Screen names, identity, and coincidence

Funny story time.

Since 2000 or 2001 (long enough ago that I don’t recall precisely), I’ve been using some variation on the word “caduceus” as my primary online screen name in any situation (read: almost all) that my real name won’t do. Whenever possible I go with simply “Caduceus,” when not I’ve at various times appended Arabic or Roman numerals or Japanese honorifics.

My reason for choosing that particular word was rather puerile; I was looking for a name for a character in a wretched story I was writing, and since it was a dark fantasy story and I was going for the sort of symbolism one would expect from a sixteen year old, I decided to look up “magic” (I believe; might have been “occult”) in a thesaurus.

It was a thorough thesaurus, and had further sub-entries under many of its main entries. Thus, under “magic” it had entries for things like “magic-user,” “magic symbol,” “magic book,” and “magic staff.” Caduceus was one of the words under “magic staff,” and I liked the sound of it. Liked it enough that I used it as my screen name the next time I had to make one, and have used it ever since. Over the years I gradually learned more about what a caduceus actually is.

The caduceus, for those of you who don’t know, is the winged staff entwined by two snakes that is often used as a symbol of the medical community. It was originally the symbol of Hermes, the Greek god of messengers, commerce, tricksters, and death. I’ll get to how it came to be a symbol of the medical community in a moment, as that is the point, such as it is, of this story.

Because I’m a geek and spend far more time than can be healthy on the Internet, this screen name has become fairly integral to my self-image and identity, to the point that in 2006 I got a good sized tattoo of a caduceus on my upper back, and regularly wear one on a pendant, as well.

There is a certain conversation that I’ve had a number of times over the years, particularly since I started wearing the pendant. It goes something like this:

Interested party: Hey, what’s that?

Me: It’s a caduceus.

IP: Oh. Why are you wearing it?

Me: It’s my Internet screen name.

IP: Oh. Isn’t it the medical symbol?

Me: Yeah.

IP: So, do you want to be a doctor or a paramedic or something?

Me: Err, no. I want to be in publishing, actually. As an editor.

IP: Oh. I would have thought that someone who wears a caduceus would want to be a doctor.

Me: You’re not the only one.

It is a somewhat irritating conversation to have; it’s frustrating to have no reason other than “I like it and it’s my screen name” to give as to why I’m wearing a caduceus, and I never have a good answer as to why I’m not trying to become a doctor, other than that I’d probably kill myself if I was one. Which is only minor hyperbole.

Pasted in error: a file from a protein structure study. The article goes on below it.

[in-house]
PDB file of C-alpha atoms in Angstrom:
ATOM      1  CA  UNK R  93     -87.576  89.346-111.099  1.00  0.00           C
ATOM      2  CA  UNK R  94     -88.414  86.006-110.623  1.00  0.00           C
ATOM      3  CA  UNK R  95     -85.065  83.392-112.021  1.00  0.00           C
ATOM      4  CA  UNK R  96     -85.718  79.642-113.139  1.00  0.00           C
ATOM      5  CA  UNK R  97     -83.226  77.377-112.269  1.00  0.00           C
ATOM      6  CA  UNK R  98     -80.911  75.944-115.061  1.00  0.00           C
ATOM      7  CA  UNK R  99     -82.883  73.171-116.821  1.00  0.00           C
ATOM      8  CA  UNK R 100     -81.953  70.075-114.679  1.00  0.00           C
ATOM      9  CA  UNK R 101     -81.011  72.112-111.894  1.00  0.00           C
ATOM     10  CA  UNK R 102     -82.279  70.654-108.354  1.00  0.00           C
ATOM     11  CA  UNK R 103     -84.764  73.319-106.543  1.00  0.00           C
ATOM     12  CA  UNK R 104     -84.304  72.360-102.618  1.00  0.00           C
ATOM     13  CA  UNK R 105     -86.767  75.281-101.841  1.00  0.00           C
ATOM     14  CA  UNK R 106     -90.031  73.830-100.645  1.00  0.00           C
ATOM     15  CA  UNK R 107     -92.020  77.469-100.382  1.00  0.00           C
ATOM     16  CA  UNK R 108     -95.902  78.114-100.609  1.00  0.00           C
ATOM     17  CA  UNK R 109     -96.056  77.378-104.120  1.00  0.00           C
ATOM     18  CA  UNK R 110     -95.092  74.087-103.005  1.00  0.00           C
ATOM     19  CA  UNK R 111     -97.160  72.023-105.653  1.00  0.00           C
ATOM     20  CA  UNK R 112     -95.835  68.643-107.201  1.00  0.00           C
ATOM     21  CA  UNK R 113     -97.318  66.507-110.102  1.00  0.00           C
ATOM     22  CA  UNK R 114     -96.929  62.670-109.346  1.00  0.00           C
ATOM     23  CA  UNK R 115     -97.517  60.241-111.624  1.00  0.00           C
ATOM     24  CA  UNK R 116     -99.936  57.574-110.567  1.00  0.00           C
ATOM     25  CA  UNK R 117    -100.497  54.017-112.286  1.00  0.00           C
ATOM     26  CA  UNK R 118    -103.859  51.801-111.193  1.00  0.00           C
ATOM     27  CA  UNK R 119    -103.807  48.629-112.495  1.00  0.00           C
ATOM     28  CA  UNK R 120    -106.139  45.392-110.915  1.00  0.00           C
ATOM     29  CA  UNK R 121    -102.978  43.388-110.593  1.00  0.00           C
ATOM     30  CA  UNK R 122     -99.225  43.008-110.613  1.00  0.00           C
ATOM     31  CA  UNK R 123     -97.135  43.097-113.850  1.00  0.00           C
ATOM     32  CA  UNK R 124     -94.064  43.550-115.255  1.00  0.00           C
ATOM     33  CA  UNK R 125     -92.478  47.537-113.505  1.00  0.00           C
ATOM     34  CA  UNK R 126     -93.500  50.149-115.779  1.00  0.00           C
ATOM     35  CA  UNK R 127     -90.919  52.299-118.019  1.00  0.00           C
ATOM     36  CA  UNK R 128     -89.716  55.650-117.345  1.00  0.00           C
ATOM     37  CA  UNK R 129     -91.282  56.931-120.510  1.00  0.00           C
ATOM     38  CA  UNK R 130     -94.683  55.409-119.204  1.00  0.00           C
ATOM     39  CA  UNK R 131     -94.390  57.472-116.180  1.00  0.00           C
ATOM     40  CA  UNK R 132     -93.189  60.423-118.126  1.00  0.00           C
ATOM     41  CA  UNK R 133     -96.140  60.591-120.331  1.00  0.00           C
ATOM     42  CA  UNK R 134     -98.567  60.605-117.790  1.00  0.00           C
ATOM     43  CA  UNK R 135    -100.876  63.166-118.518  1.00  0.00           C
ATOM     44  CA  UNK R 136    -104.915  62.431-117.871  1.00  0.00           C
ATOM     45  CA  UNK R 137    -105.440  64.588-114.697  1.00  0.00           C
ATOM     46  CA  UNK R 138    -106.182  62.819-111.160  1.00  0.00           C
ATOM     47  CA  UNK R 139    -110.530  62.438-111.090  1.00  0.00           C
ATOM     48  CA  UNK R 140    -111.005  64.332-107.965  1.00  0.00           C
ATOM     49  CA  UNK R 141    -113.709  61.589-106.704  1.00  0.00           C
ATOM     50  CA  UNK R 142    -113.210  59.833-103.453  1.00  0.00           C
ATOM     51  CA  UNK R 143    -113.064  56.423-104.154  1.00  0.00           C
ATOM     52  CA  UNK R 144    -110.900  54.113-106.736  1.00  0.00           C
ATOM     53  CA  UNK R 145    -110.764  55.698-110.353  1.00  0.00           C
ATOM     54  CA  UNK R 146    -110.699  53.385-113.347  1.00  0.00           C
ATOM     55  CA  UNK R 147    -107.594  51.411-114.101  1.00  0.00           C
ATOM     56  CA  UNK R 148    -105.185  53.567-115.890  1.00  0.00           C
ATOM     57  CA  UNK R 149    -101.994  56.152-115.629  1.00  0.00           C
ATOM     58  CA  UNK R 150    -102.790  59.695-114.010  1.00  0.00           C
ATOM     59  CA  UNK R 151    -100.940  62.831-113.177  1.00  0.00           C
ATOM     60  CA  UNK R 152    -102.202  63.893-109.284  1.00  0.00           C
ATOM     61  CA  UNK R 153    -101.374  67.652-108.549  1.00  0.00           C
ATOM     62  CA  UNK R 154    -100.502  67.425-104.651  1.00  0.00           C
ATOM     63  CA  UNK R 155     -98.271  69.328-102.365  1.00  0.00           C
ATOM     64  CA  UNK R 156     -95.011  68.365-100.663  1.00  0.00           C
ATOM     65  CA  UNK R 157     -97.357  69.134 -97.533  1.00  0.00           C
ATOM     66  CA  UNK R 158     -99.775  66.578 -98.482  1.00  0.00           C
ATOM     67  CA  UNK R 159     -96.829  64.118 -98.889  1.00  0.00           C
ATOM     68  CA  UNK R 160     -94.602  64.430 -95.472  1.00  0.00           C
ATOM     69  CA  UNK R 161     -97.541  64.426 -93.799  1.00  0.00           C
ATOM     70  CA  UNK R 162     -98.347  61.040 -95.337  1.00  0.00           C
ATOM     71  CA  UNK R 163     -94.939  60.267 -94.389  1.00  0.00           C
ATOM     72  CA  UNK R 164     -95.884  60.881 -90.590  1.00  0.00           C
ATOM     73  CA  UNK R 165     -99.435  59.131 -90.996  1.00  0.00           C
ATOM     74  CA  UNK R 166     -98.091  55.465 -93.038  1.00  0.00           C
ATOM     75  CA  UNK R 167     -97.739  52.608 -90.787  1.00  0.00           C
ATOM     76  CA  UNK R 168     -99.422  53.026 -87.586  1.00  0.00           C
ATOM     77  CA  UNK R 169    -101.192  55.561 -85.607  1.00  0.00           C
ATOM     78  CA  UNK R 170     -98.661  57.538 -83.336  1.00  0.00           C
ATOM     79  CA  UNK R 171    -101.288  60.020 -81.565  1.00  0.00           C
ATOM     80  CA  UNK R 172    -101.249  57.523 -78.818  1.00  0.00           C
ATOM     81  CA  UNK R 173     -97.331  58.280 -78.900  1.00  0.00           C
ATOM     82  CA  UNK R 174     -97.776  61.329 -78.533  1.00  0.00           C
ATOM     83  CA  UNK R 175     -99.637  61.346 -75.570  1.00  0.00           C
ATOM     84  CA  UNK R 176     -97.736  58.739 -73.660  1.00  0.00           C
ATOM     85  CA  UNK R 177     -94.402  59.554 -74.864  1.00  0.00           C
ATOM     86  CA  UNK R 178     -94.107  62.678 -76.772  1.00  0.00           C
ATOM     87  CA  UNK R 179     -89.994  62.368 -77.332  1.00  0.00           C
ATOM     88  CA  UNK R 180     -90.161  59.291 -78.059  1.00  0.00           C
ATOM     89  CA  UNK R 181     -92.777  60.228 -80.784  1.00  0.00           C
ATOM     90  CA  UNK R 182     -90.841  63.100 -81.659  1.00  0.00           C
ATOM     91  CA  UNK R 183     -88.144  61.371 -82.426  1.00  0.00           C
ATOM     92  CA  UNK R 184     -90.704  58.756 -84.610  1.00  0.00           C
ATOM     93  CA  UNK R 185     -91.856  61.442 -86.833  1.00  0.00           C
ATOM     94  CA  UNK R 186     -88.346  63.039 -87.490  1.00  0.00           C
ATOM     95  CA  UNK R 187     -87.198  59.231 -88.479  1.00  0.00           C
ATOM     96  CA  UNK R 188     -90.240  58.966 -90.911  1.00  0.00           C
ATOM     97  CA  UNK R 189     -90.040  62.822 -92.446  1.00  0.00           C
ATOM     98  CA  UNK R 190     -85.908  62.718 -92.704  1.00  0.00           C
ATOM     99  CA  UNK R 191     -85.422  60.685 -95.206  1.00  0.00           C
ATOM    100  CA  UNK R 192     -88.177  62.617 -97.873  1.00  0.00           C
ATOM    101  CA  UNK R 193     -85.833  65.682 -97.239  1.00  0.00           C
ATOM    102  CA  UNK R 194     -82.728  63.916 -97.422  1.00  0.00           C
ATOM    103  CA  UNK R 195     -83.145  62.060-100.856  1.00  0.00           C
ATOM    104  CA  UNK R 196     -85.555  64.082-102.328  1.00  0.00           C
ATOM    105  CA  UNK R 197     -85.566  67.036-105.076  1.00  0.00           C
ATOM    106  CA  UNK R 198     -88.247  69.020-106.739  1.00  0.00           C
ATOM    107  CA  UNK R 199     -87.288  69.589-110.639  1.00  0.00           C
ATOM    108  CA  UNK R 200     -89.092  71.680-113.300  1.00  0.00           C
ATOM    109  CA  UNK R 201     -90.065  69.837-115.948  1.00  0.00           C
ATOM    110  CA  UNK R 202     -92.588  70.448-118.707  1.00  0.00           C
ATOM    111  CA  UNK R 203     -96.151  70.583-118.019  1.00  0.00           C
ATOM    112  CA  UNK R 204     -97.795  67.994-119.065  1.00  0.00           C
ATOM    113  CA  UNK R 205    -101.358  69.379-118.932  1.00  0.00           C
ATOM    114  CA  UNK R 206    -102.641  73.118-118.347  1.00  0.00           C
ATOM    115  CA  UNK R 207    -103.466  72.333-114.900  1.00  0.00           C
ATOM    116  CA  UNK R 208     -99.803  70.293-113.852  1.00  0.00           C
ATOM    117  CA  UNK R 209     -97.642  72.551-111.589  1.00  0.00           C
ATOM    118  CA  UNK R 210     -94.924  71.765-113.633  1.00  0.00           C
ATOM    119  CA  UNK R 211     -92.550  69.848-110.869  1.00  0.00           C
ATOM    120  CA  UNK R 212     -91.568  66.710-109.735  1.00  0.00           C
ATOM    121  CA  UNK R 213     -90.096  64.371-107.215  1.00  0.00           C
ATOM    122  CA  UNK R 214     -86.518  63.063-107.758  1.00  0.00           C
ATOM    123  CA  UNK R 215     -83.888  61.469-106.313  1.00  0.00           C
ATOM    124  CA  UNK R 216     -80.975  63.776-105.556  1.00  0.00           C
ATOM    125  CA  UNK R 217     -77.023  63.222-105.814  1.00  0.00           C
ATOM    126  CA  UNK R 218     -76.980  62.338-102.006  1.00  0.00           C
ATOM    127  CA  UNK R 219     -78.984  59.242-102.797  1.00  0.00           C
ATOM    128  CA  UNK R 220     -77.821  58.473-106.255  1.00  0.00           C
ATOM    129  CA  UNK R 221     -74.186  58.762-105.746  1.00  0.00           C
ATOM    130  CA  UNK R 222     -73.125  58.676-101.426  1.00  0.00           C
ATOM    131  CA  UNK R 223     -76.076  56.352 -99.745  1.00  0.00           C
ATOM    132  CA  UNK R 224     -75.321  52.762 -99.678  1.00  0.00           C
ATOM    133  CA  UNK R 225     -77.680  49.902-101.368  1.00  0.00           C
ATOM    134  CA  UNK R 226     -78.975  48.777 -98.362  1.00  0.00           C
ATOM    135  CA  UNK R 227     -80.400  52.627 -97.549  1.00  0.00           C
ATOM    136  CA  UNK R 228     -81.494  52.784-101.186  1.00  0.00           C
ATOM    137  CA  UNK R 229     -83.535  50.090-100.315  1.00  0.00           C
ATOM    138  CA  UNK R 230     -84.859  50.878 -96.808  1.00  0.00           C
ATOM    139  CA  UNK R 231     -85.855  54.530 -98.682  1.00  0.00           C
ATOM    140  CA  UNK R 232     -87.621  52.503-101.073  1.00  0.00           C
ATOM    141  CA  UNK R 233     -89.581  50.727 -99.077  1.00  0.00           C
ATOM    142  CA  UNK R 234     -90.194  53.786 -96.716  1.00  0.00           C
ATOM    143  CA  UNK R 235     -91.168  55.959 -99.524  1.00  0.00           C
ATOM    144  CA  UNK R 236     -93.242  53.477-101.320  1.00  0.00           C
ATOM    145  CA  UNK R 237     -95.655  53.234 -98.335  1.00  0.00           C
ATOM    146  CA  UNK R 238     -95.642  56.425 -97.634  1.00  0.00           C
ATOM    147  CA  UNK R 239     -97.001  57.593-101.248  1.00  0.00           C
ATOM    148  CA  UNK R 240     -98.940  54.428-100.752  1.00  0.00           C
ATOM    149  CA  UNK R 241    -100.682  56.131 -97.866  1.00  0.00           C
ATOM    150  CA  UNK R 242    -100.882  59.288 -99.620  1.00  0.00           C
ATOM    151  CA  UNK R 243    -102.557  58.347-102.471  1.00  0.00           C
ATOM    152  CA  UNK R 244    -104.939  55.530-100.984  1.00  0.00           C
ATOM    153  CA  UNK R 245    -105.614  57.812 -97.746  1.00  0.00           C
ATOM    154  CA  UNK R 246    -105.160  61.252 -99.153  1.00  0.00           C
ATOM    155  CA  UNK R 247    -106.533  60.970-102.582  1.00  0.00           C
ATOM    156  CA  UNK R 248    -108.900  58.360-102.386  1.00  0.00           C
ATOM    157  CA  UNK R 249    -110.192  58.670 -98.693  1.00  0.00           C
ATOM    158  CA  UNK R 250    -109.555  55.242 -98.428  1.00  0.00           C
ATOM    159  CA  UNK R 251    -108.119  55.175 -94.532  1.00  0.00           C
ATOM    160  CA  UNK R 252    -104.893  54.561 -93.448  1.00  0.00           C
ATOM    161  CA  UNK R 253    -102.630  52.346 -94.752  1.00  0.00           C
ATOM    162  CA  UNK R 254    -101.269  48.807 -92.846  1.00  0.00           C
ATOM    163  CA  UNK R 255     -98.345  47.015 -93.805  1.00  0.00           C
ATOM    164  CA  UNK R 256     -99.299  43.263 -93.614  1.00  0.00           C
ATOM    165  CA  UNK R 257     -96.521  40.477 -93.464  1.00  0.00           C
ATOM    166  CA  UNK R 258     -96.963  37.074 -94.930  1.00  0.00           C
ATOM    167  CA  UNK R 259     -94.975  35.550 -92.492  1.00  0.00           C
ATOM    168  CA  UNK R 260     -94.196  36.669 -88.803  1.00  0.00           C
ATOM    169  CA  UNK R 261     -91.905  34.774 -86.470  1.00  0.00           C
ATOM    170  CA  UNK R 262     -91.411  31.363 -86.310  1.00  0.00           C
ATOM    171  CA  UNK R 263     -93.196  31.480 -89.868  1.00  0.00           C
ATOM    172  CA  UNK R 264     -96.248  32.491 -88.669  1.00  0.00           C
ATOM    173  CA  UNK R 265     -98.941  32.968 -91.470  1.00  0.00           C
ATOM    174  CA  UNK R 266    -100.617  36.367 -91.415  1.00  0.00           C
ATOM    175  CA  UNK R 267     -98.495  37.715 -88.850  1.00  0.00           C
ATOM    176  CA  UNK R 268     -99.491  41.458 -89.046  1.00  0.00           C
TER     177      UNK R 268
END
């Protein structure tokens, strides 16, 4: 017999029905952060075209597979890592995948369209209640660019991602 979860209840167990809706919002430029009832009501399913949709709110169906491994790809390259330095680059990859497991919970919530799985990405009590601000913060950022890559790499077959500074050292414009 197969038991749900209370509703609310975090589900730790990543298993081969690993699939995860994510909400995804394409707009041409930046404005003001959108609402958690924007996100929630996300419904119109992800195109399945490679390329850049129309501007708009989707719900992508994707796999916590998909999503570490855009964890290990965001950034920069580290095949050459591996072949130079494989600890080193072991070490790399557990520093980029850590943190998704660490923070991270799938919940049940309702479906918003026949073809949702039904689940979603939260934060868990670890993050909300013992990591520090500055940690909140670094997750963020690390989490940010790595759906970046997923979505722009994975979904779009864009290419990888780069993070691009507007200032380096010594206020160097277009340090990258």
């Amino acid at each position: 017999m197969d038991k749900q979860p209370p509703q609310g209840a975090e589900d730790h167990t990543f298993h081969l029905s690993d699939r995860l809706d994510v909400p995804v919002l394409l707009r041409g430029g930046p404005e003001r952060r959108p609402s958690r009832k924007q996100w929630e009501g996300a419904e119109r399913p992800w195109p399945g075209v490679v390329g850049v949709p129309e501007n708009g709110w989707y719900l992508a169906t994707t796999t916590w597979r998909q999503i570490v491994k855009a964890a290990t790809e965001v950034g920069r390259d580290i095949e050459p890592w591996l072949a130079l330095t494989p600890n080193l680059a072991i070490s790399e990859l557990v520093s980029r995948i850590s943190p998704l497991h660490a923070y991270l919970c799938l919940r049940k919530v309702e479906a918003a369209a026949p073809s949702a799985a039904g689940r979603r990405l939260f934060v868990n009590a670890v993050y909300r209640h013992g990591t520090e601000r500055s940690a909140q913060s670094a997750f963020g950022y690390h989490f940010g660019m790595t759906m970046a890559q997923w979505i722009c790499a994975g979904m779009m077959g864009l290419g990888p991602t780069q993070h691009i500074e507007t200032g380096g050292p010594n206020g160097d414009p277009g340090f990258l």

Today, I decided to give “caduceus” a Google, to make sure there’s as little unprotected information connecting my real identity to my screen name as possible (this is, obviously, protected). Because I’m a paranoid motherfucker, I was safe on that front. However, plenty of sites came up with information about the caduceus, and for the hell of it I checked a couple of them out, and found a little more out about the origin of the caduceus. Which is brilliant.

(Don’t worry, I’m getting there.)

One of the things I’ve known for a while, but is usually more effort than it’s worth to explain in the above conversations, is that there is another medical symbol similar to the caduceus, known as the Staff of Aesculapius; it’s the staff (of cypress, apparently) entwined by a single snake which you are probably also familiar with. Aesculapius was the Greek god of healing and medicine; Hippocrates, of the oath, was a member of his cult.

So the Staff is actually a much more fitting symbol of the medical profession than the caduceus, particularly because of Hermes being the god who guides the dead to the underworld (or at least to Charon, the ferryman of the Styx). Not really a great association.

It turns out that the caduceus is used so frequently as a symbol of the medical profession because the United States army is stupid. In 1902, they adopted it as the symbol of their Medical Corps. They did this because in the 19th century, a major publisher of medical textbooks featured it prominently on their books, thus confusing the U.S. army. The publishers used the caduceus because of long tradition: as early as the 16th century, publishers were using the caduceus as a publisher’s mark, because he was the messenger god, and thus the divine deliverer of information, and publishing is, of course, the act of making information available to the public.

It therefore turns out that, as far as historical precedent is concern, I have exactly the right screen name and personal symbol for my ambitions in life. Which is both awesome and coincidental to the point of creepiness. Almost enough to make one believe in fate.

(The caduceus is also awesome because Maynard James Keenan, the lead singer of Tool and A Perfect Circle, owns a vineyard and winery called Caduceus Cellars. If anyone wants to get me a bottle for Christmas or something, I will love you forever and possibly agree to be your slave for some measure of time, depending on how well I know you. Or probably just share the bottle with you sometime.)

References, such as they are:



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